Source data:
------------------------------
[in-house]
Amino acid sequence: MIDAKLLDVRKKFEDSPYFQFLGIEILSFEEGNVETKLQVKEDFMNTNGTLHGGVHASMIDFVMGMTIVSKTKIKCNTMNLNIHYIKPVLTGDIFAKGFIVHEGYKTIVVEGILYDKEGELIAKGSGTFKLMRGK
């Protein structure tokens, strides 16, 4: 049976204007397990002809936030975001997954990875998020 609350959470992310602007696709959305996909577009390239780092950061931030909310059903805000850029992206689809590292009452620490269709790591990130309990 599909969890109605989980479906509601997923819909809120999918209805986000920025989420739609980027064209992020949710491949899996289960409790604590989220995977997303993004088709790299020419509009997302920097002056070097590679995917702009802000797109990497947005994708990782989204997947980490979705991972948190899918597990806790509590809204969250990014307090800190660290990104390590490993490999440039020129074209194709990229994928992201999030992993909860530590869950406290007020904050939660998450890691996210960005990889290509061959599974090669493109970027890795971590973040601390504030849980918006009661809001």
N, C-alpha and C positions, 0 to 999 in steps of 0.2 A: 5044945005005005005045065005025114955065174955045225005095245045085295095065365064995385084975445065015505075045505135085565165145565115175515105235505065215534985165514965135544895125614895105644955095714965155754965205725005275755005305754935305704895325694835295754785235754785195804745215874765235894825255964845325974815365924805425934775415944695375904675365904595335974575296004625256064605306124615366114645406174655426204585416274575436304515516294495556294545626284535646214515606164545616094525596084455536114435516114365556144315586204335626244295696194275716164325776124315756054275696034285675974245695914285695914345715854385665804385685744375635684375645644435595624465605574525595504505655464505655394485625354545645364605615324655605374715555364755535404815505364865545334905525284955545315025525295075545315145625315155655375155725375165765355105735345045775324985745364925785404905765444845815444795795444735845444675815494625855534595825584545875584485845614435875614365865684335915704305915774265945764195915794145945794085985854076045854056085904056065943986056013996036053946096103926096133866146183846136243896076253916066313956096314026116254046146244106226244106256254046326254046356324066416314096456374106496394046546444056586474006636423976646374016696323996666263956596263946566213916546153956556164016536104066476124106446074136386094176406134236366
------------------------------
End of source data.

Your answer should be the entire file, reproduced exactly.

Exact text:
[in-house]
Amino acid sequence: MIDAKLLDVRKKFEDSPYFQFLGIEILSFEEGNVETKLQVKEDFMNTNGTLHGGVHASMIDFVMGMTIVSKTKIKCNTMNLNIHYIKPVLTGDIFAKGFIVHEGYKTIVVEGILYDKEGELIAKGSGTFKLMRGK
């Protein structure tokens, strides 16, 4: 049976204007397990002809936030975001997954990875998020 609350959470992310602007696709959305996909577009390239780092950061931030909310059903805000850029992206689809590292009452620490269709790591990130309990 599909969890109605989980479906509601997923819909809120999918209805986000920025989420739609980027064209992020949710491949899996289960409790604590989220995977997303993004088709790299020419509009997302920097002056070097590679995917702009802000797109990497947005994708990782989204997947980490979705991972948190899918597990806790509590809204969250990014307090800190660290990104390590490993490999440039020129074209194709990229994928992201999030992993909860530590869950406290007020904050939660998450890691996210960005990889290509061959599974090669493109970027890795971590973040601390504030849980918006009661809001």
N, C-alpha and C positions, 0 to 999 in steps of 0.2 A: 5044945005005005005045065005025114955065174955045225005095245045085295095065365064995385084975445065015505075045505135085565165145565115175515105235505065215534985165514965135544895125614895105644955095714965155754965205725005275755005305754935305704895325694835295754785235754785195804745215874765235894825255964845325974815365924805425934775415944695375904675365904595335974575296004625256064605306124615366114645406174655426204585416274575436304515516294495556294545626284535646214515606164545616094525596084455536114435516114365556144315586204335626244295696194275716164325776124315756054275696034285675974245695914285695914345715854385665804385685744375635684375645644435595624465605574525595504505655464505655394485625354545645364605615324655605374715555364755535404815505364865545334905525284955545315025525295075545315145625315155655375155725375165765355105735345045775324985745364925785404905765444845815444795795444735845444675815494625855534595825584545875584485845614435875614365865684335915704305915774265945764195915794145945794085985854076045854056085904056065943986056013996036053946096103926096133866146183846136243896076253916066313956096314026116254046146244106226244106256254046326254046356324066416314096456374106496394046546444056586474006636423976646374016696323996666263956596263946566213916546153956556164016536104066476124106446074136386094176406134236366